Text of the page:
Type promototion of Vectors

I believe this might be considered a bug in type promotion, but I wanted to ask here first before reporting an issue. In Julia v1.2.0 and v1.3.0-rc4.1, I see the following behavior:

julia> promote_type(ComplexF64,Float32)
Complex{Float64}

julia> promote_type(Vector{ComplexF64},Vector{Float32})
Array{Complex{Float64},1}

as I would expect. However, I also see this:

julia> promote_type(ComplexF32,Float64)
Complex{Float64}

julia> promote_type(Vector{ComplexF32},Vector{Float64})
Array{T,1} where T

even though I would expect Array{Complex{Float64},1}. This also seems to happen with other numeric types:

julia> promote_type(Complex{Int32},Int64)
Complex{Int64}

julia> promote_type(Vector{Complex{Int32}},Vector{Int64})
Array{T,1} where T

julia> promote_type(ComplexF16,Float64)
Complex{Float64}

julia> promote_type(Vector{ComplexF16},Vector{Float64})
Array{T,1} where T

It seems like the promotion rule should be:

promote_rule(::Type{Array{T,N}},::Type{Array{S,N}}) where {T,S,N} = Array{promote_type(T,S),N}

but that doesn’t seem to be the case here.

Any idea if this is expected behavior or just a missing promote_rule?

-Matt

That promotion would entail copying entire arrays and converting to a different type, which can be an arbitrarily large amount of work and require an arbitrary amount of extra memory for the copy. In general, the system should never do that kind of conversion or copying “behind your back”, only when you explicitly ask for it.

1 Like

Thanks for the reply. That argument seems to be making an assumption about where promote_type is being used (so perhaps I am using it wrong and there is a better way to be doing what I am trying to do).

In my use case, I have a custom AbstractArray type that uses a Vector as data, for example:

struct MyArray{T,N} <: AbstractArray{T,N}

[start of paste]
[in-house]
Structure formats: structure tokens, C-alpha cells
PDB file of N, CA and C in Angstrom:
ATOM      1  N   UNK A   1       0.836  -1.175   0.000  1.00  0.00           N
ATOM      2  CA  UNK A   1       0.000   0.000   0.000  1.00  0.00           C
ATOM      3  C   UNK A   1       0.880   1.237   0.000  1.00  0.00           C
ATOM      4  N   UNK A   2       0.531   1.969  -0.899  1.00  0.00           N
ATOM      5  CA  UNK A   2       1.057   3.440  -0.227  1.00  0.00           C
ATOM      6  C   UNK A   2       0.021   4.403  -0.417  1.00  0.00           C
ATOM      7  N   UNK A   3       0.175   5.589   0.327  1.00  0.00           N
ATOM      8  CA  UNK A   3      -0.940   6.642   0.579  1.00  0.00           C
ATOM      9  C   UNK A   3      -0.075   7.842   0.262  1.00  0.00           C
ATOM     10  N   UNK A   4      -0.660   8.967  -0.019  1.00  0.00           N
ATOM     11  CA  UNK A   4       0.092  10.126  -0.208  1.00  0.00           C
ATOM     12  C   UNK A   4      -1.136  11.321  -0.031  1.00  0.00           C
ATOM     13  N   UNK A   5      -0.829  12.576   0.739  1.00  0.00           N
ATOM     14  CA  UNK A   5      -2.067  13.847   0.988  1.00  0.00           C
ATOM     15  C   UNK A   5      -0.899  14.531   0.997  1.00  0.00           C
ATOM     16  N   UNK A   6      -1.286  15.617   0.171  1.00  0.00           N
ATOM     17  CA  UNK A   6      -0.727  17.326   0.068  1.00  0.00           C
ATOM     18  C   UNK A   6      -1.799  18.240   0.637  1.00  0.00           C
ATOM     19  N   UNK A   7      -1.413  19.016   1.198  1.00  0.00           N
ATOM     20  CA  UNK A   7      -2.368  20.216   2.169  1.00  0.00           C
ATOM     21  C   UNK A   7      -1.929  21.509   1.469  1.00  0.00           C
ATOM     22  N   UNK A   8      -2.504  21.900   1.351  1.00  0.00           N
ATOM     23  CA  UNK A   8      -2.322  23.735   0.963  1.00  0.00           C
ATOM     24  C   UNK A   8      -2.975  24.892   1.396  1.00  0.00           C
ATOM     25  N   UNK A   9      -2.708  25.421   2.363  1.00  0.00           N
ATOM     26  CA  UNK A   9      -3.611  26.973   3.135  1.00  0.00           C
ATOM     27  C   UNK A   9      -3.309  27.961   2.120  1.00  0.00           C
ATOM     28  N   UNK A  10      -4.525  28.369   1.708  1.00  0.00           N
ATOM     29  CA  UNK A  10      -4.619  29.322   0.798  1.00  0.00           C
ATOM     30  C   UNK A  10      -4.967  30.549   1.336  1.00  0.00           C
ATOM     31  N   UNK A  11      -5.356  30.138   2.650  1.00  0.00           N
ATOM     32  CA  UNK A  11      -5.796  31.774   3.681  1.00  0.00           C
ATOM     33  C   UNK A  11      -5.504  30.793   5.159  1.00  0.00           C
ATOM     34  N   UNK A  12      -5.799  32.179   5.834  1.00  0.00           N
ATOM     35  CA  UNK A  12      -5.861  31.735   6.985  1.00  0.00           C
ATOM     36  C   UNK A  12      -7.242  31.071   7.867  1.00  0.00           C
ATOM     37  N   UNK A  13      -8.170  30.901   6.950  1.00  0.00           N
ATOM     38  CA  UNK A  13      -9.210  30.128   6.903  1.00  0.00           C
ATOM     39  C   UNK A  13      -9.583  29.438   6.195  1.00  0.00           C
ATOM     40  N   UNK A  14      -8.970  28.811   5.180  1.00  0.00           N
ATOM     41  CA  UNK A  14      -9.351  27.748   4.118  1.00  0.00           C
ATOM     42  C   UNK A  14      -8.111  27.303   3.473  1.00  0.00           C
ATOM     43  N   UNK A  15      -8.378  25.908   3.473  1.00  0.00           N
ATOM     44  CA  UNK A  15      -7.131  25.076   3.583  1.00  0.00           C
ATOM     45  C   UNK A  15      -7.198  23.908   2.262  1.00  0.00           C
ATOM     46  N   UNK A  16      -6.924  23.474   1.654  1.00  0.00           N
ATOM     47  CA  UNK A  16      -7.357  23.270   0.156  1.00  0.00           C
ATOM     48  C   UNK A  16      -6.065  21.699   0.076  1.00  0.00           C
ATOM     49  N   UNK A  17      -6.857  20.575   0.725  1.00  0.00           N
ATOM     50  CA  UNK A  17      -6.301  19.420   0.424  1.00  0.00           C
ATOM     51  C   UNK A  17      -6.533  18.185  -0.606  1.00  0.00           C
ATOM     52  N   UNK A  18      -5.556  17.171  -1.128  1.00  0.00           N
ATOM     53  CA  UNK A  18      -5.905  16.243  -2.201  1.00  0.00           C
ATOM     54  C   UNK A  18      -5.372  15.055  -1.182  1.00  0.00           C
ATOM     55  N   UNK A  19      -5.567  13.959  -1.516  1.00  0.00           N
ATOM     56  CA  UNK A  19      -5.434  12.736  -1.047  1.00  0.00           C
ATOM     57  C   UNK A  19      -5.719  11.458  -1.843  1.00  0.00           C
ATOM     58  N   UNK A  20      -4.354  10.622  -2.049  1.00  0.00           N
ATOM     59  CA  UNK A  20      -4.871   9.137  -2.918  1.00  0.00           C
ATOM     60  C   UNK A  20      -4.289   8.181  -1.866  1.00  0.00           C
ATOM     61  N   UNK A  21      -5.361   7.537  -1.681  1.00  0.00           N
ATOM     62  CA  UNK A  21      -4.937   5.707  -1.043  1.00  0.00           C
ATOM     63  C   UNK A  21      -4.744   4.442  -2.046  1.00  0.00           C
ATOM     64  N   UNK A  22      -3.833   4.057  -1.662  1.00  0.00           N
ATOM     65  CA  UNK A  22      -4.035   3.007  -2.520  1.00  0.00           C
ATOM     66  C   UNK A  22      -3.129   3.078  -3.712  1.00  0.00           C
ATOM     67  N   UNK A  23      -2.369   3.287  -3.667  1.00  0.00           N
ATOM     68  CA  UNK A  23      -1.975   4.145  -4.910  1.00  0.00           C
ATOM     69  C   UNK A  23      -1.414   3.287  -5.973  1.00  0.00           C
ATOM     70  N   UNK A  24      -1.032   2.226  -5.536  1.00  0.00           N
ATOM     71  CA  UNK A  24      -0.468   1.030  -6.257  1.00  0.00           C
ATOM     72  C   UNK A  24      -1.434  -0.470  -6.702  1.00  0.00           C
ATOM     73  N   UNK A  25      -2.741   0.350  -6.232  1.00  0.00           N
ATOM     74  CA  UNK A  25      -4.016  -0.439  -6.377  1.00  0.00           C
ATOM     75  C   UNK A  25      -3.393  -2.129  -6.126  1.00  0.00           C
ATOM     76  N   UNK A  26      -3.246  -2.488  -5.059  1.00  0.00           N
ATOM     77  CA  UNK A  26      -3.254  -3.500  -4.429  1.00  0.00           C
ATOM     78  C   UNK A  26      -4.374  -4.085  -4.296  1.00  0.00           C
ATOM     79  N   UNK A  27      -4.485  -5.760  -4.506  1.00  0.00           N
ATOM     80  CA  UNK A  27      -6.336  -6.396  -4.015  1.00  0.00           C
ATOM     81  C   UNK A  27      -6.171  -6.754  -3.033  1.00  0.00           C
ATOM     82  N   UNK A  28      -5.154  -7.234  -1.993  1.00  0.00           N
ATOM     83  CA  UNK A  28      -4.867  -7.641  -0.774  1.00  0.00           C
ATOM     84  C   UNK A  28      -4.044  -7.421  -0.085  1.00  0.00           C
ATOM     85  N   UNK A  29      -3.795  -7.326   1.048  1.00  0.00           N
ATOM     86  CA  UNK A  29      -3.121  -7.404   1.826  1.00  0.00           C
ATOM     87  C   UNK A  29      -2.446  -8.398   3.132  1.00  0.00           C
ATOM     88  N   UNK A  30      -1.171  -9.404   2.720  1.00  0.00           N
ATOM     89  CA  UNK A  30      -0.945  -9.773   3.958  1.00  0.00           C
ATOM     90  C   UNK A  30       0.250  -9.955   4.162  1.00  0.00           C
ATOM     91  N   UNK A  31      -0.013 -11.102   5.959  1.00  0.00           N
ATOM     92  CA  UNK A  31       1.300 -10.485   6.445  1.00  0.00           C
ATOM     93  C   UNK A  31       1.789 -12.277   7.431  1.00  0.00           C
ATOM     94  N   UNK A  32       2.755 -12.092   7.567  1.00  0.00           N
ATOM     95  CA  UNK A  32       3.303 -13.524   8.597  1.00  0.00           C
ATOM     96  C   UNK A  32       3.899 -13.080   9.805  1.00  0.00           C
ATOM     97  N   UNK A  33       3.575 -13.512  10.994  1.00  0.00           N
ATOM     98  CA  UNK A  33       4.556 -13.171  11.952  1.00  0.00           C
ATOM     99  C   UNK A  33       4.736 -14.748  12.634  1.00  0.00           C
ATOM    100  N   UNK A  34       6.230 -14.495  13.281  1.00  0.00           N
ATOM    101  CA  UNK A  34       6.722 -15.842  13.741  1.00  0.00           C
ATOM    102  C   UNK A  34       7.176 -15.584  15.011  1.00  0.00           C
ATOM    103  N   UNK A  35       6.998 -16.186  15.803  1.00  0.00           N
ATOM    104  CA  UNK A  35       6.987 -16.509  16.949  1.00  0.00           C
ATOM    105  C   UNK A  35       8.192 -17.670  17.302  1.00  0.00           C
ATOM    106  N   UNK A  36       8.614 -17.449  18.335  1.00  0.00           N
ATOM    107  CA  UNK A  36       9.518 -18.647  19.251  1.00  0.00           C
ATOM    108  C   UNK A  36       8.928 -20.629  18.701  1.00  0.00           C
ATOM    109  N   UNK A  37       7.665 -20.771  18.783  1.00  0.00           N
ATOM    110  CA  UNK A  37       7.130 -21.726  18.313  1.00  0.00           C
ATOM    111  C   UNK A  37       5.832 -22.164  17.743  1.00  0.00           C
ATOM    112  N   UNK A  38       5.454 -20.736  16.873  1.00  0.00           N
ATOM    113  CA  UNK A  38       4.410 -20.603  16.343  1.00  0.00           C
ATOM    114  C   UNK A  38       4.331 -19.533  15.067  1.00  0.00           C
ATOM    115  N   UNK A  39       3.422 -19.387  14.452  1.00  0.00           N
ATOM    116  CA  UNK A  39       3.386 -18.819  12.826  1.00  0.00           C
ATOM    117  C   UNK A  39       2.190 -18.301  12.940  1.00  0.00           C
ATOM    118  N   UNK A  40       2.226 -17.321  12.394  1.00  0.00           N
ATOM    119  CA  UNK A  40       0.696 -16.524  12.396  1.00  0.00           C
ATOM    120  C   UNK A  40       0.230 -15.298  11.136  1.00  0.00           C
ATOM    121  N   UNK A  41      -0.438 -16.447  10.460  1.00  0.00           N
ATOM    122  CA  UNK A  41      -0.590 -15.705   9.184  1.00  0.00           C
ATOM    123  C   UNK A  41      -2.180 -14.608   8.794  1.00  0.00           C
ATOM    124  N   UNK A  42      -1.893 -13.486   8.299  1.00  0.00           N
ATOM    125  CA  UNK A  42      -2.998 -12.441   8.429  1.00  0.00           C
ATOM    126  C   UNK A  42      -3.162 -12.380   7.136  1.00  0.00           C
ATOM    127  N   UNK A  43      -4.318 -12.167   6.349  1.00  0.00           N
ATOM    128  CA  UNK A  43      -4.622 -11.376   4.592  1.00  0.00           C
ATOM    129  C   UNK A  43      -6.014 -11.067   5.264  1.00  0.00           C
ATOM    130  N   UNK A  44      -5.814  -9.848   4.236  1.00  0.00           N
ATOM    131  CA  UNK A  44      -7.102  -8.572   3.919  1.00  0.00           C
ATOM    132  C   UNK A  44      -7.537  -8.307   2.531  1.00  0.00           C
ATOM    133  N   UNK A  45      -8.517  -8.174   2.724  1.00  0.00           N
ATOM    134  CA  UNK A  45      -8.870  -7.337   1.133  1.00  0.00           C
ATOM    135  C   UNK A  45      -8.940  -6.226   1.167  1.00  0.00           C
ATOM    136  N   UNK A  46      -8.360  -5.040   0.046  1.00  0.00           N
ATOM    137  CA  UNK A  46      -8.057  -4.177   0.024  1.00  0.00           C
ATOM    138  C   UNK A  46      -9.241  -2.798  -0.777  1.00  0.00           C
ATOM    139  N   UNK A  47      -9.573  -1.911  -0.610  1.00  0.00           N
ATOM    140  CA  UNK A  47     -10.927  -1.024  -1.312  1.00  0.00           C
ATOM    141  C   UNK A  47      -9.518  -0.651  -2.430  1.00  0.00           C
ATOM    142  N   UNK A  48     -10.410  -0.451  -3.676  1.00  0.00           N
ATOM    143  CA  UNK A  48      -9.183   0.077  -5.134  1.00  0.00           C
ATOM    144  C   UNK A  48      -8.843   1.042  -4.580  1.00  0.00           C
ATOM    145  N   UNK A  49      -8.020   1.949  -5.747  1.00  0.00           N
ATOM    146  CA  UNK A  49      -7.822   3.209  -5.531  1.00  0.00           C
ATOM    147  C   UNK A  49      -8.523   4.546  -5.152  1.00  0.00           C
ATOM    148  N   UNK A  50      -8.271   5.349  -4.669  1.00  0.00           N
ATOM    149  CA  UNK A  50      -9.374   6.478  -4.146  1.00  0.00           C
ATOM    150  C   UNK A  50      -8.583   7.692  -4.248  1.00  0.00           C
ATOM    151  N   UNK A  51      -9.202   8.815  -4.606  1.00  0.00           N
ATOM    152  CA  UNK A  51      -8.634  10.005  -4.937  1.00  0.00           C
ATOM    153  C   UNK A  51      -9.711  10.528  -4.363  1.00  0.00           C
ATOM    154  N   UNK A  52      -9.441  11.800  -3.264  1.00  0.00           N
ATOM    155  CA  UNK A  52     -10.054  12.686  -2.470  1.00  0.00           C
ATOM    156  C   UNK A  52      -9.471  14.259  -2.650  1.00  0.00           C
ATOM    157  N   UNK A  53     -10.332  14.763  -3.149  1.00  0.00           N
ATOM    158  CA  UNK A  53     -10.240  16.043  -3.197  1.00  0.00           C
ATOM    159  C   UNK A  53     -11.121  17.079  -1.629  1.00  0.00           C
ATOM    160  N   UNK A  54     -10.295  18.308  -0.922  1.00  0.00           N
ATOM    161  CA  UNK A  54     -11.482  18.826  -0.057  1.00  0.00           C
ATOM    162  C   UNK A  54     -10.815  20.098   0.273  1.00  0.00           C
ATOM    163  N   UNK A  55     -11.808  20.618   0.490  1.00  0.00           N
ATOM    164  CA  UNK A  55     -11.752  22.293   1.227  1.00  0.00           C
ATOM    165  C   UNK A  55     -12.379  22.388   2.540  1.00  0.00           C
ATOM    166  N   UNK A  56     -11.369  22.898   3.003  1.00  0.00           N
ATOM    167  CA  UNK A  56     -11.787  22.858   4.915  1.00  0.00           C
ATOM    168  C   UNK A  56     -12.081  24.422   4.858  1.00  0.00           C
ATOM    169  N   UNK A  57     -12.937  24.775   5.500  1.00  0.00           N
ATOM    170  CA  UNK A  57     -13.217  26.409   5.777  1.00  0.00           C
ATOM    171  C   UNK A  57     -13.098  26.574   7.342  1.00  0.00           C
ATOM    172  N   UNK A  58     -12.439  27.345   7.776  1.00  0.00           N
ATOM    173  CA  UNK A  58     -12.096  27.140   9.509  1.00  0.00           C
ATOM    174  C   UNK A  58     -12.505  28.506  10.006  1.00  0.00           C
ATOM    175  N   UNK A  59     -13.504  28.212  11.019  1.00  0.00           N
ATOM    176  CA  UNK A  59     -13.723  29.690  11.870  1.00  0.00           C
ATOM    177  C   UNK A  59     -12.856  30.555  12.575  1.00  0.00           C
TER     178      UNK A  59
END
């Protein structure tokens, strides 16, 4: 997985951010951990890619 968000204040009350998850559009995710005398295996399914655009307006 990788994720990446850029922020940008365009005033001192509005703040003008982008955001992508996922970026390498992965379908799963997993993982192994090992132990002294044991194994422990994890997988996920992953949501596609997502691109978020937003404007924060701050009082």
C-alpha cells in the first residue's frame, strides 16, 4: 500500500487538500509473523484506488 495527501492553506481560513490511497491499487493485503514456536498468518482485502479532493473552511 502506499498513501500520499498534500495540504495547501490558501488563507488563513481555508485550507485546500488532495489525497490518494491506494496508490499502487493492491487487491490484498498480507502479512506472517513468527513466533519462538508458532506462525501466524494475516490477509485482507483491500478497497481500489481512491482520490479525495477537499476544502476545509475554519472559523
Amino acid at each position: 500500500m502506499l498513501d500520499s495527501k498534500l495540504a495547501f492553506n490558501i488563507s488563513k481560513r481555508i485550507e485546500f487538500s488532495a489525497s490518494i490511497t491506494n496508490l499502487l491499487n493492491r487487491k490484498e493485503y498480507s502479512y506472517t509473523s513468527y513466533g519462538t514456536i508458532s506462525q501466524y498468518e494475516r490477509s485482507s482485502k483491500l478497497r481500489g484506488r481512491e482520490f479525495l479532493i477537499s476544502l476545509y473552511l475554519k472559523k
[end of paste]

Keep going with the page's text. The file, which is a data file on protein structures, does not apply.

data::Vector{T}
  inds::NTuple{N,Int}
end

I want to perform a binary operation on these, for example perform a tensor contraction. I need a generic way to determine the output type of the result of the tensor contraction, so I was hoping to use type promotion rules on the type of the data. Clearly this is a situation that Julia itself handles, for example:

julia> A = randn(ComplexF32,2,2)
2×2 Array{Complex{Float32},2}:
  1.06398-0.592462im  0.124138+0.386911im
 0.234007+1.13804im   -1.49845-0.844161im

julia> B = randn(Float64,2,2)
2×2 Array{Float64,2}:
  1.16284    0.981459  
 -0.299988  -0.00321795

julia> A*B
2×2 Array{Complex{Float64},2}:
     1.2-0.805005im   1.04386-0.582722im
 0.72163+1.5766im    0.234491+1.11966im 

Is there a better pattern to use besides promote_type here? Note that the storage may not just be Vector, but in general will be AbstractVector. If it is just Vector I could just promote on the element type of the input tensors (maybe that is the better way to go, but it seemed nicer to not assume anything about the type of the data and just rely on promotion rules of the data).

Do you know of Base.promote_op?

I didn’t know about that function, thanks for pointing it out. Indeed, it may be a way to determine the output:

julia> Base.promote_op(+,Vector{ComplexF32},Vector{Float64})
Array{Complex{Float64},1}

However, as the warning in the docstrings mentions in that function, it relies on type inference to determine the output so may be fragile.

Perhaps the answer in the end is that I need to create my own set of type promotion functions and rules for my own storage types, since the concept of promote_type might not fit my particular use case (I was just hoping to leverage Julia’s system, since it is nice and extensible).

The use case for promote_type is that it’s used by promote which converts its arguments to compatible types. Fortunately, it’s not hard to roll your own promotion-like mechanims that can even call promote_type and modify it however you need to.

I see. I suppose the way promotion is used in Julia is quite similar to the concept of taking the inputs to binary operations and determining the output type, but not exactly the same, so I may be pushing the boundary for what it is meant to be used for.

However, I would still argue that maybe the rule I proposed in the original post might be a good one. This still seems a bit strange to me:

julia> [Vector{ComplexF64}(),Vector{Float32}()]
2-element Array{Array{Complex{Float64},1},1}:
 []
 []

julia> [Vector{ComplexF32}(),Vector{Float64}()]
2-element Array{Array{T,1} where T,1}:
 Complex{Float32}[]
 Float64[]         

The current rule does avoid some copying in that case, but creates an inconsistent behavior (clearly the two data types can be promoted to a common one). Type promotion inherently involves the possibility of copying data, so avoiding copies in some situations but not others seems a bit arbitrary. But maybe it is a balancing game of trying to get things that “just work” but also don’t do too many unnecessary copies.

Anyway, yes it seems like the solution is to create my own promotion system and leverage Julia where I can (in general it worked very smoothly, but I came across this corner case).